What advisors should know about a client's wealth confidence

TD Wealth behavioural finance expert explains the three elements central to feeling wealthy

What advisors should know about a client's wealth confidence

A client can be rich, or they may be well on their way to becoming rich … but that doesn’t mean they feel rich.

That’s the overarching takeaway from a recent research report by TD Wealth, which looked into the different factors that influence feelings of wealth confidence among affluent and emerging affluent Canadians.

“Feeling wealthy comes down to three things,” says Anthony Damtsis, deputy head of Behavioural Finance at TD Wealth. “First, there’s our overall well-being, how we feel in our everyday life … that bleeds over into our financial life.

“The second aspect is the ability to feel wealthy relative to the people around you. Social comparisons are a really important factor,” he says. “The peers that you that you surround yourself with, your friends, your family … all of those matter.

“And the last piece is to feel to know that you're on the right financial path, that you will become wealthier in the future.”

Getting personal with wealth personalities

As part of its study into wealth confidence, TD Wealth’s Behavioural Research team looked at data from the firm’s wealth personality assessment, which its advisors use to understand how clients make money decisions. It examines five personality traits: conscientiousness, reactiveness, extraversion, agreeableness, and openness.

“Being low in reactiveness, high in conscientiousness, and high in extraversion predispose somebody to feeling wealthier than if they were on the opposite end of those trait spectrums,” Damtsis says. “But that doesn’t necessarily mean people on the opposite end aren’t ever going to feel wealthy.”

As Damtsis explains, an individual’s personality has a powerful influence on how they see reality. For advisors to help clients feel confident in their wealth, the challenge – and the opportunity – lies in accounting for those personality traits when providing advice.

The advice-wealth confidence loop

The positive impact of an advisor on a client’s wealth confidence shines through in TD Wealth’s research, which found affluent and emerging affluent Canadians with advisors are two times more likely to have high wealth confidence than those without one. That has profound implications for advisors and their practices, as clients with high wealth confidence were seven times more likely to say their advisor is worth every dollar they charge in fees.

Those clients with high wealth confidence were also four times more likely to say they’re satisfied with their advisor, and three times more likely to have high confidence in their advisor’s ability. Those correlations, Damtsis says, point to a positive feedback loop: the more confidence advisors can instil in clients, the more those clients appreciate what advisors bring to the table, which makes them feel even more confident.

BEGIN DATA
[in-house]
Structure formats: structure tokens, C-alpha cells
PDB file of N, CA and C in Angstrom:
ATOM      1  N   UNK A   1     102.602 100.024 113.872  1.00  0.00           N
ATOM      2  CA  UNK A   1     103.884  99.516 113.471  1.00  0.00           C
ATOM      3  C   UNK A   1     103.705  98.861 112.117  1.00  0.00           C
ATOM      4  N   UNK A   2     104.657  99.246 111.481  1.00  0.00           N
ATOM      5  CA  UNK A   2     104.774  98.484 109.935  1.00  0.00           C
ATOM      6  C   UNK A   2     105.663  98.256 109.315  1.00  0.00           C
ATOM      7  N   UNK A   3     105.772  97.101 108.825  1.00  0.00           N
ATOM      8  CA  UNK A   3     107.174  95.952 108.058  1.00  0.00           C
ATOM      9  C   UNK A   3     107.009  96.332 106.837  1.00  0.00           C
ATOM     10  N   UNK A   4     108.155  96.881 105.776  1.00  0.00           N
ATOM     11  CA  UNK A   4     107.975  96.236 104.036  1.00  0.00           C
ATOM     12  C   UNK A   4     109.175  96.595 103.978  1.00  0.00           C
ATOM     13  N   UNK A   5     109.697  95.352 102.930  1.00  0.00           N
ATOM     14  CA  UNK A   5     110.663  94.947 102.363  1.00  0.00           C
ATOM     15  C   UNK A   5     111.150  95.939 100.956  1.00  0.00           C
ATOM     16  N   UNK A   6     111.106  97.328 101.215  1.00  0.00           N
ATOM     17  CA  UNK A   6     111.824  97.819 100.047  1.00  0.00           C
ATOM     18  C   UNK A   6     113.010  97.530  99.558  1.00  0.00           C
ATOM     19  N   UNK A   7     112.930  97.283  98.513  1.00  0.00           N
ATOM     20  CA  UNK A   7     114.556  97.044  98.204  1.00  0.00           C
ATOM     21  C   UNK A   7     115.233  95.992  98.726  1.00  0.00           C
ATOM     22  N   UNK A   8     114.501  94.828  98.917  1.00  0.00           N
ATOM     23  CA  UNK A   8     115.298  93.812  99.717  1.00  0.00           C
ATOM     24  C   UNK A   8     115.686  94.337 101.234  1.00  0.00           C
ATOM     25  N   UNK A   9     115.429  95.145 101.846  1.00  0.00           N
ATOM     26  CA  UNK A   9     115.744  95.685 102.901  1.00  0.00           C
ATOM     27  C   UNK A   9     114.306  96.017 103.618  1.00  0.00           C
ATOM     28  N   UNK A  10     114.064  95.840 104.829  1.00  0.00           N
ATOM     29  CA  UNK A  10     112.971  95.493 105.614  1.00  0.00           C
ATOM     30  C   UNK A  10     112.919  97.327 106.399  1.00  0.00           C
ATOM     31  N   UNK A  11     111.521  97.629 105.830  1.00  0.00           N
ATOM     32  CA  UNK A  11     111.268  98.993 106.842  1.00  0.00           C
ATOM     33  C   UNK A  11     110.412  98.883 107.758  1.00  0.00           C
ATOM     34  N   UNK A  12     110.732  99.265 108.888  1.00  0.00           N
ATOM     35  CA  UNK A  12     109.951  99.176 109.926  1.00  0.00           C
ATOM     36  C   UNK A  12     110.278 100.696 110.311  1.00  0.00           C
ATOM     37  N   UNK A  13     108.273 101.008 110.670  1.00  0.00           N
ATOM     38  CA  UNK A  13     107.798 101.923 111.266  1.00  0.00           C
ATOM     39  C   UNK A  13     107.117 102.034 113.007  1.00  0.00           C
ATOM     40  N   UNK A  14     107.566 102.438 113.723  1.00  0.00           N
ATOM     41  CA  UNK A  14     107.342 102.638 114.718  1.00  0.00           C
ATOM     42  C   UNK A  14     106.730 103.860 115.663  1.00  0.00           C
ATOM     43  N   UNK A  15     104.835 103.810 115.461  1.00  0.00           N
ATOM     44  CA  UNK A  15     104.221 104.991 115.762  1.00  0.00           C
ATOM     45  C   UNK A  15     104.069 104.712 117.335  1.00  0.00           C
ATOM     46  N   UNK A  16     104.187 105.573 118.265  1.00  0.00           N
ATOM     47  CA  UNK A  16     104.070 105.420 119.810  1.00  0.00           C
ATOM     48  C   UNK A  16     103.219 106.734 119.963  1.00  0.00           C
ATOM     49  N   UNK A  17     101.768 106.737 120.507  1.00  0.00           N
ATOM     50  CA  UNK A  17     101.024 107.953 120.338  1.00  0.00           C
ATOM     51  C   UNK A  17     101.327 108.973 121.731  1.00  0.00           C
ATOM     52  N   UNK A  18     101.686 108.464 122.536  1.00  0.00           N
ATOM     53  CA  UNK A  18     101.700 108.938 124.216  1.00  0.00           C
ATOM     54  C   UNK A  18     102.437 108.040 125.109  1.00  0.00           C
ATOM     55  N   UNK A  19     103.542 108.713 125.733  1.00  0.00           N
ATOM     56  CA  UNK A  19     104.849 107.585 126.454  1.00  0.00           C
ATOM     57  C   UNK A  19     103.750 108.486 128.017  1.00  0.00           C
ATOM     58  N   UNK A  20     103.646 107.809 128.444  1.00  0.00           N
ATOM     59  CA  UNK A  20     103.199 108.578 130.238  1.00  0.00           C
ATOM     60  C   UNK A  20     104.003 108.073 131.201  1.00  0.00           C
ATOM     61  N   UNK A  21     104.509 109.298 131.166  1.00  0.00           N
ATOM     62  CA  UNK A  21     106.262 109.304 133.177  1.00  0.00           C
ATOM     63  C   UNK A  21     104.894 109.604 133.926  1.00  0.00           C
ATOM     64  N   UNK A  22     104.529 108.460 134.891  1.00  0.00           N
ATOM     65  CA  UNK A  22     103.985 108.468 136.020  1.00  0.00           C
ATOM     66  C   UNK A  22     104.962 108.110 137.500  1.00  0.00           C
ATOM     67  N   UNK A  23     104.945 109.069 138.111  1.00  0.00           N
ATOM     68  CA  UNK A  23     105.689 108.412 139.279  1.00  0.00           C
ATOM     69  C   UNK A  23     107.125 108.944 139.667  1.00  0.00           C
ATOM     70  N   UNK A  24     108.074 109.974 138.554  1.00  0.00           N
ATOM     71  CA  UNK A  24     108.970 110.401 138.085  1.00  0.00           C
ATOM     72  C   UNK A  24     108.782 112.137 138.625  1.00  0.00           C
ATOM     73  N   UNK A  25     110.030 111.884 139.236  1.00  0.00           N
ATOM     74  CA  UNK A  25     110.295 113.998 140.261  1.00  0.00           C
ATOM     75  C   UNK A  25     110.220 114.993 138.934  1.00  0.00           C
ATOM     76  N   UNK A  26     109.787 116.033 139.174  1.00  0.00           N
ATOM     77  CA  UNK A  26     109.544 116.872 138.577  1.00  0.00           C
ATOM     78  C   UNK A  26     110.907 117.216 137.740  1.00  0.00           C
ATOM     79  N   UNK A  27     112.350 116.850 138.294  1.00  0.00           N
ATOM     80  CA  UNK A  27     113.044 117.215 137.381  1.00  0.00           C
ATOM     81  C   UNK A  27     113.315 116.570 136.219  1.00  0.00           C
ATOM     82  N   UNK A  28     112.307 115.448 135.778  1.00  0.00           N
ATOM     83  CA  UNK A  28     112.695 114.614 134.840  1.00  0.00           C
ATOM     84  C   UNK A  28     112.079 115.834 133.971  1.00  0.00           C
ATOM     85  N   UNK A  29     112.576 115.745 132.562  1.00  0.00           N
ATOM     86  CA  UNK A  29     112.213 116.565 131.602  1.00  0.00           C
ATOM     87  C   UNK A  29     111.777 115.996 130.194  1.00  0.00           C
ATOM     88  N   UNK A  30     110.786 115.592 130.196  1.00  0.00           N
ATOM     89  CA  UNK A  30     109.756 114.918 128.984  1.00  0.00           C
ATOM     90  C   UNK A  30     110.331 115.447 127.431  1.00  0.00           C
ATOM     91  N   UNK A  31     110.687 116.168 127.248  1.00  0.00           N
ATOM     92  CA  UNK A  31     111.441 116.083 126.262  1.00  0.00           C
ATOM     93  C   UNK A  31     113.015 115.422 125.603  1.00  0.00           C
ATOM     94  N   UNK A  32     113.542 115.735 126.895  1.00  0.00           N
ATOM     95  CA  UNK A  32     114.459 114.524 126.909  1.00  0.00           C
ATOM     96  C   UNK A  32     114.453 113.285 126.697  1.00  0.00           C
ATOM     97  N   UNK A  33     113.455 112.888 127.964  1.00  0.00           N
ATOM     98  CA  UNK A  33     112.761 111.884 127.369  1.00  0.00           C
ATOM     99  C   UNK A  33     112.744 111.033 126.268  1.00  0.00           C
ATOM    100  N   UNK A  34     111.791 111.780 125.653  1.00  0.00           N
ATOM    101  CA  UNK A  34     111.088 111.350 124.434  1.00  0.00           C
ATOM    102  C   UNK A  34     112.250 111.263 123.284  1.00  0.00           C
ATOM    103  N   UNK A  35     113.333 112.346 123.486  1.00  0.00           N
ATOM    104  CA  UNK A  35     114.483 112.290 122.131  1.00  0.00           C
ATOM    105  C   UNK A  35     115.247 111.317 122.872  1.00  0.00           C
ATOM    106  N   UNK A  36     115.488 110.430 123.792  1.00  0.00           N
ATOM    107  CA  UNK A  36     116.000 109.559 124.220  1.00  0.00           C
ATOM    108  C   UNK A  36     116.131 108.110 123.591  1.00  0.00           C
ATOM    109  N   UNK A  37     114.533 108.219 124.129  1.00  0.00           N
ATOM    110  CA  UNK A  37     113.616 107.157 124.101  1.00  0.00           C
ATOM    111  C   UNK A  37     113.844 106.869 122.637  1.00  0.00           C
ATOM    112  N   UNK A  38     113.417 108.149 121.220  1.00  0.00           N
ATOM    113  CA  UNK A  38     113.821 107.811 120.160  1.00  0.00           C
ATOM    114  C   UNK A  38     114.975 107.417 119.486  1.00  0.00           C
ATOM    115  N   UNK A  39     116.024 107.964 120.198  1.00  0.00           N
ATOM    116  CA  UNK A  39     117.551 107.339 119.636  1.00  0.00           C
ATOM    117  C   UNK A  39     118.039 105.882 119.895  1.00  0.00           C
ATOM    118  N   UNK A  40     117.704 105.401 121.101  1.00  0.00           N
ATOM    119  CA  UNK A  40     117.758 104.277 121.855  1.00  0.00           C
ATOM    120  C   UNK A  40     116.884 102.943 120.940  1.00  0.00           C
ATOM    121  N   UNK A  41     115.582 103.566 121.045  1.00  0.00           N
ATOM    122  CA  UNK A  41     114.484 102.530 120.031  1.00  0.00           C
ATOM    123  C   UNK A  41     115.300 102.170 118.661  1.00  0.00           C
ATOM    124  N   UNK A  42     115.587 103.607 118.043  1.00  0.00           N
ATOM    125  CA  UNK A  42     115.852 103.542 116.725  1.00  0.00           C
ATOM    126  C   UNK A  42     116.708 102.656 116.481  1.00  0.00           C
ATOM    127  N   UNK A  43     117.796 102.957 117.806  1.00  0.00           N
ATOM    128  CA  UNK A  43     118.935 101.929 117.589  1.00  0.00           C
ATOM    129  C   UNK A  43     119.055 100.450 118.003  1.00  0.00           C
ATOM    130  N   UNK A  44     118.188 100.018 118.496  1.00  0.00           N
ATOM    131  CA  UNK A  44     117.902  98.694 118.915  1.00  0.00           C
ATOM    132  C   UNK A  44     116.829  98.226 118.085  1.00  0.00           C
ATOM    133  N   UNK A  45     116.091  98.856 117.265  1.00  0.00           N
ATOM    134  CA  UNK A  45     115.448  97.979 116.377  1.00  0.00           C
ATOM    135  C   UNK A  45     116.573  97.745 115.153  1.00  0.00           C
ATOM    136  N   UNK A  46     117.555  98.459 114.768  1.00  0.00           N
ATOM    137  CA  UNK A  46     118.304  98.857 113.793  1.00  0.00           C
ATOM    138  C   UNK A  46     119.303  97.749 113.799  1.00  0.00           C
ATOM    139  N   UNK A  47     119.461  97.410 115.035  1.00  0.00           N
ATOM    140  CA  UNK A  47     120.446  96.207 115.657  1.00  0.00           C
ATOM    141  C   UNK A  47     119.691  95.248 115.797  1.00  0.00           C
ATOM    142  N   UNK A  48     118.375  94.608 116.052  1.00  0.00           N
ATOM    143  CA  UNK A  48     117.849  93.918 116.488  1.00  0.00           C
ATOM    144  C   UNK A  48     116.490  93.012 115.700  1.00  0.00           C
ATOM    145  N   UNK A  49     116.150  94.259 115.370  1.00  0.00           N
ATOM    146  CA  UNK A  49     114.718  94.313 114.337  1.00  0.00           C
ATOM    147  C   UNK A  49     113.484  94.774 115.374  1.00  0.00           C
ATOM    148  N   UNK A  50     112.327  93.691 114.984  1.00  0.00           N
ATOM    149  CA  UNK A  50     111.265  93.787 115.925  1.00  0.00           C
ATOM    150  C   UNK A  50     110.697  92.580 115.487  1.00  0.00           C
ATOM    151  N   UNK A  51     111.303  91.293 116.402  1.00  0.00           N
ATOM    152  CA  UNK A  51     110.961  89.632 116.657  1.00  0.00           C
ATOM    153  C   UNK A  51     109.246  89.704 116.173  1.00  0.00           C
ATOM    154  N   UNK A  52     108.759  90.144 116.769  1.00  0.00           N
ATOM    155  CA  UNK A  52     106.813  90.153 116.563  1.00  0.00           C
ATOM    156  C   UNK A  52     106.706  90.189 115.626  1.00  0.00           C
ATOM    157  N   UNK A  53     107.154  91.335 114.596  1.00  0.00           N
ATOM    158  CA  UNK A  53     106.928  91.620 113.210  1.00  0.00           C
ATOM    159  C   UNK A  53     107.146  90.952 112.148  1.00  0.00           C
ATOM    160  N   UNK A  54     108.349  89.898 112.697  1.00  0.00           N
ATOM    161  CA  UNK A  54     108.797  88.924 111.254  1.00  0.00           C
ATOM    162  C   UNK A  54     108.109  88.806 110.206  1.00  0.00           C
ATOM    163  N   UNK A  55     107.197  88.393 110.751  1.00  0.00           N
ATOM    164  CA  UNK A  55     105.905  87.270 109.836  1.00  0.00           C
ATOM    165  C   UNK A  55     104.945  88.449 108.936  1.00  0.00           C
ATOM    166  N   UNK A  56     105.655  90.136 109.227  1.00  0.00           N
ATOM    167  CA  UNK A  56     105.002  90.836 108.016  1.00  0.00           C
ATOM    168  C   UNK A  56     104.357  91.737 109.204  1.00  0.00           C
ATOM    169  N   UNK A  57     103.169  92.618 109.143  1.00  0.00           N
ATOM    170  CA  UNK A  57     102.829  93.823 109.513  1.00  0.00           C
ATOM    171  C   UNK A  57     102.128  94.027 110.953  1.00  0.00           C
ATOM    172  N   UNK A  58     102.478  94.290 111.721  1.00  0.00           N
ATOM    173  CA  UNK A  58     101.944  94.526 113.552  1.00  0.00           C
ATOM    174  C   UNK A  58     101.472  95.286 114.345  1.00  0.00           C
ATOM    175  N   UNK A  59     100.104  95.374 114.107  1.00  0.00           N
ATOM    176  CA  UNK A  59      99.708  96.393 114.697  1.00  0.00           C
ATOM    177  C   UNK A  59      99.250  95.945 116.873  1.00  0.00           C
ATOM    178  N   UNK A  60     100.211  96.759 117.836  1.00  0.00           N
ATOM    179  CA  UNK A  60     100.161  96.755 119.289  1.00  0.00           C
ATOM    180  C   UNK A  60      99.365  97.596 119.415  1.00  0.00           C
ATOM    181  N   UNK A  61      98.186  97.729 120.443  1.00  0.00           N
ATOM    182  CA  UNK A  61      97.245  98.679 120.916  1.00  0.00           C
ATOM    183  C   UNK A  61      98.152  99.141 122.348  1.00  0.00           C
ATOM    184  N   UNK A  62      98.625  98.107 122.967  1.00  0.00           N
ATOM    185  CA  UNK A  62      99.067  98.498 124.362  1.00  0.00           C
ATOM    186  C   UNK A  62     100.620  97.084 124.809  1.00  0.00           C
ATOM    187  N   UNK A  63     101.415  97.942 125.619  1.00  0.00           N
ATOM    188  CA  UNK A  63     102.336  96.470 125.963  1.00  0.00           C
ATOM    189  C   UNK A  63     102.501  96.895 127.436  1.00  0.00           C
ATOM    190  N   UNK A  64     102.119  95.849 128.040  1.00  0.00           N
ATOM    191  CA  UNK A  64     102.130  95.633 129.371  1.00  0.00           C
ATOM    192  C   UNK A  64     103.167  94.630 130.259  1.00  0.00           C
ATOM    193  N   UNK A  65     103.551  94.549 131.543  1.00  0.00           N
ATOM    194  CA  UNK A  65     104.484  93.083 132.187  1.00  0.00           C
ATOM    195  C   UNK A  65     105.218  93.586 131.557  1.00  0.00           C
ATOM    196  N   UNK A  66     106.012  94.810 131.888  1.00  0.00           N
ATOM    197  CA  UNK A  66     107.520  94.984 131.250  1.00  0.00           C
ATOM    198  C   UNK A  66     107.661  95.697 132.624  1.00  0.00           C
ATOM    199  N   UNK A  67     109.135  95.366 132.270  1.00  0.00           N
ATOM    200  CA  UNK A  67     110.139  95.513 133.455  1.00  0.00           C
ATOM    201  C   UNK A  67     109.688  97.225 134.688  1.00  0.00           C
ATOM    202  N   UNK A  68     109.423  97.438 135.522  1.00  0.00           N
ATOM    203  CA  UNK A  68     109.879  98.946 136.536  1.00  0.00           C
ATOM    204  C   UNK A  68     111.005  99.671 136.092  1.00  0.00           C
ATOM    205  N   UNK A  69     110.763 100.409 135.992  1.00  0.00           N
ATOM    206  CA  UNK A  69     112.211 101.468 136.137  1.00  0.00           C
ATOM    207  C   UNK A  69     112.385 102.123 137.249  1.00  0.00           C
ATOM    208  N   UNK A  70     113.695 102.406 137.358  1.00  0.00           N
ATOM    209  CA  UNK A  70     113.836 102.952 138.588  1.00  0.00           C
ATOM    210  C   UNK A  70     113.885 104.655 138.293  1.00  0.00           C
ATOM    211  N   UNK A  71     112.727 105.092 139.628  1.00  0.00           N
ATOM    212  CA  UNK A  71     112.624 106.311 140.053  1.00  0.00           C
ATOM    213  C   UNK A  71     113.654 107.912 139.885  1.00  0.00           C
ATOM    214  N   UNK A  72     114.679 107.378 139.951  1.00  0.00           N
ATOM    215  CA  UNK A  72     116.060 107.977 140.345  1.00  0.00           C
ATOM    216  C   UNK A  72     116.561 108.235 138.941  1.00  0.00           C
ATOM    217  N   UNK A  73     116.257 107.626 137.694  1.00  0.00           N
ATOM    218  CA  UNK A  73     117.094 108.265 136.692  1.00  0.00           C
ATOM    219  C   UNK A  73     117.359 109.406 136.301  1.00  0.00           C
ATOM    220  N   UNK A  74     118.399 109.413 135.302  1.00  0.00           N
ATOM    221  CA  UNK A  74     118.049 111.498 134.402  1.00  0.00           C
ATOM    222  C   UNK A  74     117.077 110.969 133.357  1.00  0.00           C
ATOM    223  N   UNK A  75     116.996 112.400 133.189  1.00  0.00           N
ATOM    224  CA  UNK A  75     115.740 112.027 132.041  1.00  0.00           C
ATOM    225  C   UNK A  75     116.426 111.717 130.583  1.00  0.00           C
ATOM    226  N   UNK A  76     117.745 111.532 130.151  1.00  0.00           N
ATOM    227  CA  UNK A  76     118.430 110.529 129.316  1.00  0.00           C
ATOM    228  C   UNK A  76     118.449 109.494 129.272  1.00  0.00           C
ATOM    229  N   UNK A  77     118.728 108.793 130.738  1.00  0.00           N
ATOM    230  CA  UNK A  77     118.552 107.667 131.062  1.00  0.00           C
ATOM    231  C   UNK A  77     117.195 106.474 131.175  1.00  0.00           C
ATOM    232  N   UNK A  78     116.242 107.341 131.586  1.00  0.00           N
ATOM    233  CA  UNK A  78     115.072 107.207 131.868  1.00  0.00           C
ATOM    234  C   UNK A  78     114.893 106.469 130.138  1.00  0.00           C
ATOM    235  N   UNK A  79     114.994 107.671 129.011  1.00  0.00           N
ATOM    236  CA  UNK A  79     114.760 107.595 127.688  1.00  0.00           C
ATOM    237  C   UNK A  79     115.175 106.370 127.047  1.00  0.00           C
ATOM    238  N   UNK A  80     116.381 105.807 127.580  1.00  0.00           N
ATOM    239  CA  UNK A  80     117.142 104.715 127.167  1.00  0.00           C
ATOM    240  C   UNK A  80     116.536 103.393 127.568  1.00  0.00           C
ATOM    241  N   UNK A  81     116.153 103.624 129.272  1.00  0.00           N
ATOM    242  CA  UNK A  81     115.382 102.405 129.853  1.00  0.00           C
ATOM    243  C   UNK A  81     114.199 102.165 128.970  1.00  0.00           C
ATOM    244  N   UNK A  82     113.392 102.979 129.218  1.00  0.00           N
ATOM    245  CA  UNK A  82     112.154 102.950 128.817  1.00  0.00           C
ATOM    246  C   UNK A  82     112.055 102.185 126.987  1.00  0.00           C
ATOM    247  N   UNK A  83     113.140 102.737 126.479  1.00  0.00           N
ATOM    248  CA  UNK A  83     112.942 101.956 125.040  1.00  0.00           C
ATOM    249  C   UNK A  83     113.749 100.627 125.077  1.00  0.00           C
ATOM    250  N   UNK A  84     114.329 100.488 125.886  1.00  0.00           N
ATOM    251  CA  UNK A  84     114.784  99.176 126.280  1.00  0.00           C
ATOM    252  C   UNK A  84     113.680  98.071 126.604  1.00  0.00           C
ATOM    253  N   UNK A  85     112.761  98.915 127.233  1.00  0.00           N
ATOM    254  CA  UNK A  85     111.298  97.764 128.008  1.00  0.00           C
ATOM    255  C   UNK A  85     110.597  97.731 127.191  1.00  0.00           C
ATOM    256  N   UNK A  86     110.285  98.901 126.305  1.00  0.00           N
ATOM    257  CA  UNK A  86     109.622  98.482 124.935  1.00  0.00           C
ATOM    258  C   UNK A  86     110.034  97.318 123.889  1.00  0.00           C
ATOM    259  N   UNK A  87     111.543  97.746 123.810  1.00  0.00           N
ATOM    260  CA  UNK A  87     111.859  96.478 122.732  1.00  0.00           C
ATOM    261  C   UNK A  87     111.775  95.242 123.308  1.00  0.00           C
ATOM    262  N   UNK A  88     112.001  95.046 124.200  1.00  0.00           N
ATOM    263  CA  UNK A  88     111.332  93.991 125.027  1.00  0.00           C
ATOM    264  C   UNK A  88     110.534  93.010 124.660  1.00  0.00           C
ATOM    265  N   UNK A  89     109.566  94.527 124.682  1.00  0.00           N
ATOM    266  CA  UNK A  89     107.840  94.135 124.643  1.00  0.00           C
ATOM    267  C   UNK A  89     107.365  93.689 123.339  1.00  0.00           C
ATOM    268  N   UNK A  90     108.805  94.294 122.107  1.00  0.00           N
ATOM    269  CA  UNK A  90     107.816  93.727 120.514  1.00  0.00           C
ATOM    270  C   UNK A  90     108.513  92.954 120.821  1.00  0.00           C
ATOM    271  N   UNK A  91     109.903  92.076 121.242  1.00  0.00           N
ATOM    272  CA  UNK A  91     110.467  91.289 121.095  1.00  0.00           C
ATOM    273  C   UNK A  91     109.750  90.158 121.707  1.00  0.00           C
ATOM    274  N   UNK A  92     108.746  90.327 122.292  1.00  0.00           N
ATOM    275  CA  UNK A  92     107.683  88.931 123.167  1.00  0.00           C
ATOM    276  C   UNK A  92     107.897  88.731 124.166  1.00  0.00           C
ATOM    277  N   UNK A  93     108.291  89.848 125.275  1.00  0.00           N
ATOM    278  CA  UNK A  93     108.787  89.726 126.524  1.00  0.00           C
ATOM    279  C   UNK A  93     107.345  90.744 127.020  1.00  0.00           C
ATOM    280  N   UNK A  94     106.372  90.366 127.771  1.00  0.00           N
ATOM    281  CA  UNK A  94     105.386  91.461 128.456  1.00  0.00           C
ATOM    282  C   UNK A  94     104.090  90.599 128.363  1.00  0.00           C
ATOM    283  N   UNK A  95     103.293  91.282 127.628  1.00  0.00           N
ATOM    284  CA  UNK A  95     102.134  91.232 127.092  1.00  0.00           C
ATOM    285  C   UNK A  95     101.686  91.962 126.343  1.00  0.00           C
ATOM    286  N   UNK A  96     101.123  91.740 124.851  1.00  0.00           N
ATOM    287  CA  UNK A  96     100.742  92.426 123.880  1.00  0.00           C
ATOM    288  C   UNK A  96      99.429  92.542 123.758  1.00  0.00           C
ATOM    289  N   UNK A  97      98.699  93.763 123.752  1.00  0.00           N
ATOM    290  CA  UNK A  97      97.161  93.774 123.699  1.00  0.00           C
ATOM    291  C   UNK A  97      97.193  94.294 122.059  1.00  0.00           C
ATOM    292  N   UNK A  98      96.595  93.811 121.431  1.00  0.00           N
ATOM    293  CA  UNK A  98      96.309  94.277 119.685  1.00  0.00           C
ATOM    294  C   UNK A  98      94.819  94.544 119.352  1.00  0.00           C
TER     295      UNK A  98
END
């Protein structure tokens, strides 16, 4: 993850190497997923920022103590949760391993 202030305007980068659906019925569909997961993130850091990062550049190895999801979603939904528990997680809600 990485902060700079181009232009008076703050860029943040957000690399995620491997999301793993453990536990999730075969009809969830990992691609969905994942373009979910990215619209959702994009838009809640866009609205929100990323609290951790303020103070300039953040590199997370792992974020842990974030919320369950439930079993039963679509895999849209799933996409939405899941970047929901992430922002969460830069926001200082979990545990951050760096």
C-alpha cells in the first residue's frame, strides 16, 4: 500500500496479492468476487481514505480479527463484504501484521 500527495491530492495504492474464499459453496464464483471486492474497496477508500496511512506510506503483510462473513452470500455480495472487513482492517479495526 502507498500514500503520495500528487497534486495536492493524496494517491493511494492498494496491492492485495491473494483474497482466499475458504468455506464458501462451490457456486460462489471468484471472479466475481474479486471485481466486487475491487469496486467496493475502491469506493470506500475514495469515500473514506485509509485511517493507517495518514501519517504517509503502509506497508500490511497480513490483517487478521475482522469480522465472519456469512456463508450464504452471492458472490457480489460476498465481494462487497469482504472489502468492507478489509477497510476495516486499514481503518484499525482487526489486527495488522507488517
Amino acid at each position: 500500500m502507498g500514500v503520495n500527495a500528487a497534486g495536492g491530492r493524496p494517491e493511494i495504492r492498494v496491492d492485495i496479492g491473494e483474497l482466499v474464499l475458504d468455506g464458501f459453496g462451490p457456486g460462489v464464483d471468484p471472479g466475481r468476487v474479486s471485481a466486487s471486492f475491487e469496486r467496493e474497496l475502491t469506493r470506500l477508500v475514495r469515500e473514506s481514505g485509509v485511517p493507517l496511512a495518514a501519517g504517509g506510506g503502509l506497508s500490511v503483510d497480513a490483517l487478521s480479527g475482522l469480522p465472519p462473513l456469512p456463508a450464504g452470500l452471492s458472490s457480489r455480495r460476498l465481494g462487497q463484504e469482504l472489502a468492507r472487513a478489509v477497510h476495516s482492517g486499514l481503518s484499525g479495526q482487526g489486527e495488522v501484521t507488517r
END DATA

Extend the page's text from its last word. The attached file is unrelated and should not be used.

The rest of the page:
“Often it’s the role of an advisor to shift clients’ perspectives … so they’re better able to understand their objective reality,” he says. “With the right framing, they can feel they’re able to become wealthier in the long run by taking active steps to achieve their long-term financial goals.”

There’s power in personalization – but planning comes first

As Damtsis emphasizes, wealth confidence can change over time, and advisors can take concrete steps to amplify that feeling in clients. One powerful strategy is to tailor their advice based on a client’s specific wealth personality, accounting for the different attributes that make up their unique profile.

“We know that when personality is taken into account, messages can be more persuasive,” he says. “Tailoring them based on strong personality traits is an effective way to make those messages sound more resonant to that particular client.”

Advisors can also elevate client confidence by taking a comprehensive wealth management approach. That means going beyond asset management, and looking at areas like estate planning, wills, powers of attorney, and charitable giving to help enhance their clients’ sense of wealth and financial security.

As Damtsis underscores, all those activities are underpinned by the foundational act of financial planning. Based on TD’s research, having a financial plan makes a client two times more likely to feel higher wealth confidence than if they didn’t have one.

“Advisors are in the perfect position to walk their clients through a financial plan, build it with them, and come back to it regularly,” Damtsis says. “That gives clients a sense that they’re on the right path to greater wealth in the future, which positively impacts how wealthy they feel today.”